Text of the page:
Yesterday, during a Design Team meeting with the fantastic staff at Baychester Middle School in the Bronx, we worked collaboratively to interrogate the school’s vision for change using the thinking routine Word-Phrase-Sentence from Project Zero. One teacher elevated the phrase “safe and joyful space” because it resonated with her as a powerful statement as the staff prepares to open their doors to students next week.
In the best of times, the phrase “safe and joyful space” is a cornerstone of back to school relationship-building. However, amidst the pandemic, these two descriptors become more important than ever. When our attention is focused on preventing the spread of the Delta variant – an immense task for folks trained in pedagogy, curriculum and assessment – we are prone to lose sight of joy. Our educators are not healthcare workers, but every day this line is blurred with PCR tests and quarantine planning. For even the most seasoned educators, this work pushes beyond our comfort zones, causing fear and anxiety.
Our mitigation efforts are undoubtedly essential, but we must name and own that such fear and anxiety can work against the second part of the Design Team teacher’s phrase – joyful space. We have the ability to stay safe this school year, but at what cost to joy? Yesterday afternoon my brand new high schooler returned home to share that he sat in silence, engaging on his phone for three of his six class periods on his first day of school. He was masked, distanced and safe, but there was no joy.
Our students, especially our most under-resourced and disenfranchised, need joyful spaces. As educators, leaders, nonprofit teams, and government agencies we must find ways to rise above our sadness, anger, and rhetoric to tap into the natural brilliance, energy, and joy that our students show up in our classrooms with each and every day.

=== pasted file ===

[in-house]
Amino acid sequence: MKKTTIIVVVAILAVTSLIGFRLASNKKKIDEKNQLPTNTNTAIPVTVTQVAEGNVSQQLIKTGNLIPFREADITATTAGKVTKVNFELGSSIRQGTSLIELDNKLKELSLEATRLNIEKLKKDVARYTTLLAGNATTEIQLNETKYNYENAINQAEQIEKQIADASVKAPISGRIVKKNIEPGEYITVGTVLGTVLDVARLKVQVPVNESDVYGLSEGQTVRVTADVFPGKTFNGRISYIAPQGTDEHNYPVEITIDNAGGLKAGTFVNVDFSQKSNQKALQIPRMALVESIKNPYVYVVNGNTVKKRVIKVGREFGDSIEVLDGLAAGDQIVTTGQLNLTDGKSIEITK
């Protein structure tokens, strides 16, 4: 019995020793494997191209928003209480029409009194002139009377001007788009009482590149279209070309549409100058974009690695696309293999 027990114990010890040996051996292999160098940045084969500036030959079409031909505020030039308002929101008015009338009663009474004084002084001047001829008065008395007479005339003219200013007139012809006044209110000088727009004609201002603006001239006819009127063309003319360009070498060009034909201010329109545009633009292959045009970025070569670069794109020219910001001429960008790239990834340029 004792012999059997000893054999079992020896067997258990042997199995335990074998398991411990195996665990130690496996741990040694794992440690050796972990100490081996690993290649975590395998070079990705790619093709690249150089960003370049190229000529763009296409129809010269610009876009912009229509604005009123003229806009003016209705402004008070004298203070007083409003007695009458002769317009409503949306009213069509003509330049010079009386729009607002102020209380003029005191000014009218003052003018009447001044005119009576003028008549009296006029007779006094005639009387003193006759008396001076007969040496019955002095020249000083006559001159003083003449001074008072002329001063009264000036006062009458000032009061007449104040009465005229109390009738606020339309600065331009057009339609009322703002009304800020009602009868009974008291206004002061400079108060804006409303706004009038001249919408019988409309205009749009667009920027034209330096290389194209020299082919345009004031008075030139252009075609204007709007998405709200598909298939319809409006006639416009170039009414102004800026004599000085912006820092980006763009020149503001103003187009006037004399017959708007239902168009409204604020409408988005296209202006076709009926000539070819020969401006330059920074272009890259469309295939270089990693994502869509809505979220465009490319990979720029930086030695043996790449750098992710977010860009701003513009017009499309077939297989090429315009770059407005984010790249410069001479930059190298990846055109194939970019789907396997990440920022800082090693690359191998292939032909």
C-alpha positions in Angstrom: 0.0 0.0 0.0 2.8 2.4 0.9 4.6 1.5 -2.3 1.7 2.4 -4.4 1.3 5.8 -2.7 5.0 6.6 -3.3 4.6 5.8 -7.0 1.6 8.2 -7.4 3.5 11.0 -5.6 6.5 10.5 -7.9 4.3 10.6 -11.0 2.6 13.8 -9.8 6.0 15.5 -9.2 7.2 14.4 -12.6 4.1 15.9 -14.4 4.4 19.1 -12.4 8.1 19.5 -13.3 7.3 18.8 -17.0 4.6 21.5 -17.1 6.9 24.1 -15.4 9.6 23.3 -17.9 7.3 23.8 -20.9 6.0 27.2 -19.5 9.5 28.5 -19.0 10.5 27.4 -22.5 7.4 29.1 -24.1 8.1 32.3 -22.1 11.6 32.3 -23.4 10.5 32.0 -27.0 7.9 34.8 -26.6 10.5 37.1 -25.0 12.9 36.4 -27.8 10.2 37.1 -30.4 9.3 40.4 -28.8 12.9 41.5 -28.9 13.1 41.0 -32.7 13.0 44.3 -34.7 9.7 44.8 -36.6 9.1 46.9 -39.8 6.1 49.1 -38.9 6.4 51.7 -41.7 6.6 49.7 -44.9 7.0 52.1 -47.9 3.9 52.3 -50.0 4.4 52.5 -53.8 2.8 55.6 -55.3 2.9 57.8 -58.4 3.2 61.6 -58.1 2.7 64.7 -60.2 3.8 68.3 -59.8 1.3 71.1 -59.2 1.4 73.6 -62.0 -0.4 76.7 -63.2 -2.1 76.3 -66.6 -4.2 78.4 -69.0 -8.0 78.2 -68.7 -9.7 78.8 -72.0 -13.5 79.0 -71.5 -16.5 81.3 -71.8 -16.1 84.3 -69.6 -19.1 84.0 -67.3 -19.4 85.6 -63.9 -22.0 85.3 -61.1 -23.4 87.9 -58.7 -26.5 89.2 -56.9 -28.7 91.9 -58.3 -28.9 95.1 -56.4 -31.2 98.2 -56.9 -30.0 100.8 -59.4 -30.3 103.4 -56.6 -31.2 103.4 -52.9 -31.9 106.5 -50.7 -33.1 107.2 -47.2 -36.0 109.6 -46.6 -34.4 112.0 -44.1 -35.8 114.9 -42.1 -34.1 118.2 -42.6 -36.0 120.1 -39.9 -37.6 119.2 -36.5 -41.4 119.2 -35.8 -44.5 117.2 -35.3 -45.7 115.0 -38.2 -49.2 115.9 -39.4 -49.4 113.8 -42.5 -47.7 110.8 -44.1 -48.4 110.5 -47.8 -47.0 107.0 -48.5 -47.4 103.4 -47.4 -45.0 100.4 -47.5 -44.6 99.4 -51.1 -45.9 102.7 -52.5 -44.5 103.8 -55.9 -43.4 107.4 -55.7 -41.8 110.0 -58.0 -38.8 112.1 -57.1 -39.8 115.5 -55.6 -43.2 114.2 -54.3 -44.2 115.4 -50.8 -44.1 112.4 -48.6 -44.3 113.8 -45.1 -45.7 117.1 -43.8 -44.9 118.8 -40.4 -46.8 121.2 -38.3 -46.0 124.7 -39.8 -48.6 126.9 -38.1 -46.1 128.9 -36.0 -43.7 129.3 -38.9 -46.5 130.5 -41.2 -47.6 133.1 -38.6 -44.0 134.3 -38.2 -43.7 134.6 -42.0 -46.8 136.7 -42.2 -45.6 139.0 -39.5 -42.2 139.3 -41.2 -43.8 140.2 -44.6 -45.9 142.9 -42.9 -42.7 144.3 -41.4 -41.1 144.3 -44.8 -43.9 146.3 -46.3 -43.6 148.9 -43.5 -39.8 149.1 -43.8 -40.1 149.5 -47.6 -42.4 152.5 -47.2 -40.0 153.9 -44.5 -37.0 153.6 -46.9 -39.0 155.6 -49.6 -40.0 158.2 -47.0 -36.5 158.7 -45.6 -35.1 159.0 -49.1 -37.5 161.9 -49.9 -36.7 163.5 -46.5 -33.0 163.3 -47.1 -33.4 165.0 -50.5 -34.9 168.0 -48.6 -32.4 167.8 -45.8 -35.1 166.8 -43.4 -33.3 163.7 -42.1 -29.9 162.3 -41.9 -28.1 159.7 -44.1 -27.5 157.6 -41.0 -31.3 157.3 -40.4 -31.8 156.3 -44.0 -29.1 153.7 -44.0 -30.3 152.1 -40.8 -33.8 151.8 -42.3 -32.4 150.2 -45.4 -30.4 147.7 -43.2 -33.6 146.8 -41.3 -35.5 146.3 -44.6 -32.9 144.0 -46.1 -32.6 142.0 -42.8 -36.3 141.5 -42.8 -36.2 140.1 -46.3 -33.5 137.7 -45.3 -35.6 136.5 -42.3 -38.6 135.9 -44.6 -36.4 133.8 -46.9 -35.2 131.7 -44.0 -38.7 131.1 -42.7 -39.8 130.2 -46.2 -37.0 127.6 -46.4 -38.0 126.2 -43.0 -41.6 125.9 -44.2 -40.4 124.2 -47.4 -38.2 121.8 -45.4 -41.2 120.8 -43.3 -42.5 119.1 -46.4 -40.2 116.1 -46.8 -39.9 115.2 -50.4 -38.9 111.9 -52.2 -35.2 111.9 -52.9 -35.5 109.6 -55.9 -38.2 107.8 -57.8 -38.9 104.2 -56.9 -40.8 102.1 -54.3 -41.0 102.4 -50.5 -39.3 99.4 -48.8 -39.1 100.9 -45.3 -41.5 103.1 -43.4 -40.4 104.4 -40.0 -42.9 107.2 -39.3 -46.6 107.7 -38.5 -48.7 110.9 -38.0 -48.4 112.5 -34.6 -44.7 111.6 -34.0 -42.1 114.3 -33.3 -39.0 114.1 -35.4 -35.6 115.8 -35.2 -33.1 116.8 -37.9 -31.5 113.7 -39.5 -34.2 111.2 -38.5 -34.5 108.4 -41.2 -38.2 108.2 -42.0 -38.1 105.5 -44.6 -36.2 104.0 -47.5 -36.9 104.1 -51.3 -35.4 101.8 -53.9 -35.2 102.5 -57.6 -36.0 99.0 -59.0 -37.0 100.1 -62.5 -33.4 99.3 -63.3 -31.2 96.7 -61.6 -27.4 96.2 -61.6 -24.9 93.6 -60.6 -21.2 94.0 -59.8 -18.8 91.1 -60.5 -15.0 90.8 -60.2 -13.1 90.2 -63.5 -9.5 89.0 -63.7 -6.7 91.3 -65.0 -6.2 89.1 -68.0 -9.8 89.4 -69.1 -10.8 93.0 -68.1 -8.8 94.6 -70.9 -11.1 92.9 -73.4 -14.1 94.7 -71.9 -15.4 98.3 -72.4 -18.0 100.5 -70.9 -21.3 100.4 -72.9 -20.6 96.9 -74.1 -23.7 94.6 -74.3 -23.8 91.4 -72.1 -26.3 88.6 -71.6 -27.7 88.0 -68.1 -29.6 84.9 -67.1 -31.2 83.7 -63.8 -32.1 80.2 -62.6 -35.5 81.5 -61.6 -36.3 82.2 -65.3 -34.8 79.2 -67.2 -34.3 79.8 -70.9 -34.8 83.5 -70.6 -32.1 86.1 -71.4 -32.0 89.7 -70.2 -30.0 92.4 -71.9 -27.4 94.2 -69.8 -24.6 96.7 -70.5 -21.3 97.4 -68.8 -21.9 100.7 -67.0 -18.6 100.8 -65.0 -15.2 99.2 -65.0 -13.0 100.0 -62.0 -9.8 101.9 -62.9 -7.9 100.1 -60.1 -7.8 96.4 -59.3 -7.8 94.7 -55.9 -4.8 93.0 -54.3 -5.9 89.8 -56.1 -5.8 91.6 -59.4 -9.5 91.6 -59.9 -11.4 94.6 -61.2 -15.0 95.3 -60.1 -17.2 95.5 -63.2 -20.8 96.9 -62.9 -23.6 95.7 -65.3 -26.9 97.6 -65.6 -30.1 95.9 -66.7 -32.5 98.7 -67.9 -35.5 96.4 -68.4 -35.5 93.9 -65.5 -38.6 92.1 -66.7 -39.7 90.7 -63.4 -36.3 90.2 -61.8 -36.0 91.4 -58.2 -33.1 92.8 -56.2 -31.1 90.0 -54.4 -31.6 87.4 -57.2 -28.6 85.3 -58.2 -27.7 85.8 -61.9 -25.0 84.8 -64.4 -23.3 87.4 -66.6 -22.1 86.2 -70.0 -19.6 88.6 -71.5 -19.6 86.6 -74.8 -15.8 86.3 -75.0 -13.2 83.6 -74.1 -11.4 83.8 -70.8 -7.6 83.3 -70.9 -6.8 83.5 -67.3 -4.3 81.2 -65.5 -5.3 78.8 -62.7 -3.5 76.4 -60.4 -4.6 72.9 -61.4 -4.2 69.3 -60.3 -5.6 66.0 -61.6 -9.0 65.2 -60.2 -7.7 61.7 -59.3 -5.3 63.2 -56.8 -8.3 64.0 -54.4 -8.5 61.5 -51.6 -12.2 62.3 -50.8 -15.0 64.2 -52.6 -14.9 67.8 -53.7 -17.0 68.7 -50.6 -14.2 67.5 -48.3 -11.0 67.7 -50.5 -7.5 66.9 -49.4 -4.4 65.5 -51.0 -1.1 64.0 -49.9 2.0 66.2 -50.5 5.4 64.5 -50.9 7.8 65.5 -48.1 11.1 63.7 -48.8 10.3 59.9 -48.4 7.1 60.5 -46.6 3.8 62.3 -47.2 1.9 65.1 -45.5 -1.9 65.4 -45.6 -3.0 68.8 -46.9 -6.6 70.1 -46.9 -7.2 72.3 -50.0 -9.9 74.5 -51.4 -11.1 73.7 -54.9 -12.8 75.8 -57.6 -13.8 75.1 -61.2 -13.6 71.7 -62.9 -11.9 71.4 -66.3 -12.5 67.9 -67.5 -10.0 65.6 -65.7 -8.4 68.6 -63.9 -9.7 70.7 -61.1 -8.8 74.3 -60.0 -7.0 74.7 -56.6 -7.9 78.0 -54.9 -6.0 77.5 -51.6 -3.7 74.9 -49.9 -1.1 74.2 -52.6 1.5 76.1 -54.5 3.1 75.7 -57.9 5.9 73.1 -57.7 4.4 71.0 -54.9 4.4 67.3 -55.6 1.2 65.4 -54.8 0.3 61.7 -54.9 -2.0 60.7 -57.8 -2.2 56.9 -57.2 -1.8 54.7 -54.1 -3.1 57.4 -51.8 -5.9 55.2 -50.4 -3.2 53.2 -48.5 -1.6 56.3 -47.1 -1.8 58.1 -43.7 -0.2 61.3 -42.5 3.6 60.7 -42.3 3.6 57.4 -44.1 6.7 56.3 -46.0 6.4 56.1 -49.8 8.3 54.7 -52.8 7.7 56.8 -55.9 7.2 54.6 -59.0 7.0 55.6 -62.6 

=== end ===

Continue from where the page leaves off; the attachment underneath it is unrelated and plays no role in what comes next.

My Twitter feed this week has been filled with incredible back to school, community building activities from elementary levels all the way through 12th grade. Yes, these types of activities may bring kids in closer proximity to each other in physical classrooms or take up precious time in remote settings. But even as students’ words are muffled through masks or accidentally cut off through mute buttons, these opportunities can nurture the much needed joy and connection that keeps our children engaged, learning, and excited to return the next day.
As adults, our instinct may be to lament our lost summer, or to reflect on our current situation in comparison to pre-COVID times, but our students don’t have that luxury. This is their one and only shot at a brand new high school transcript or a kindergarten dramatic play area. Some of us are experiencing intense bouts of stress, anxiety, and fear right now. These feelings should not be minimized, by anyone at any time, but they also cannot get in the way of our duty and obligation as educators in all corners of our education system. We must work to create spaces this fall that are both “safe and joyful” for every child – work that brings us all closer to a new vision for what our schools can be.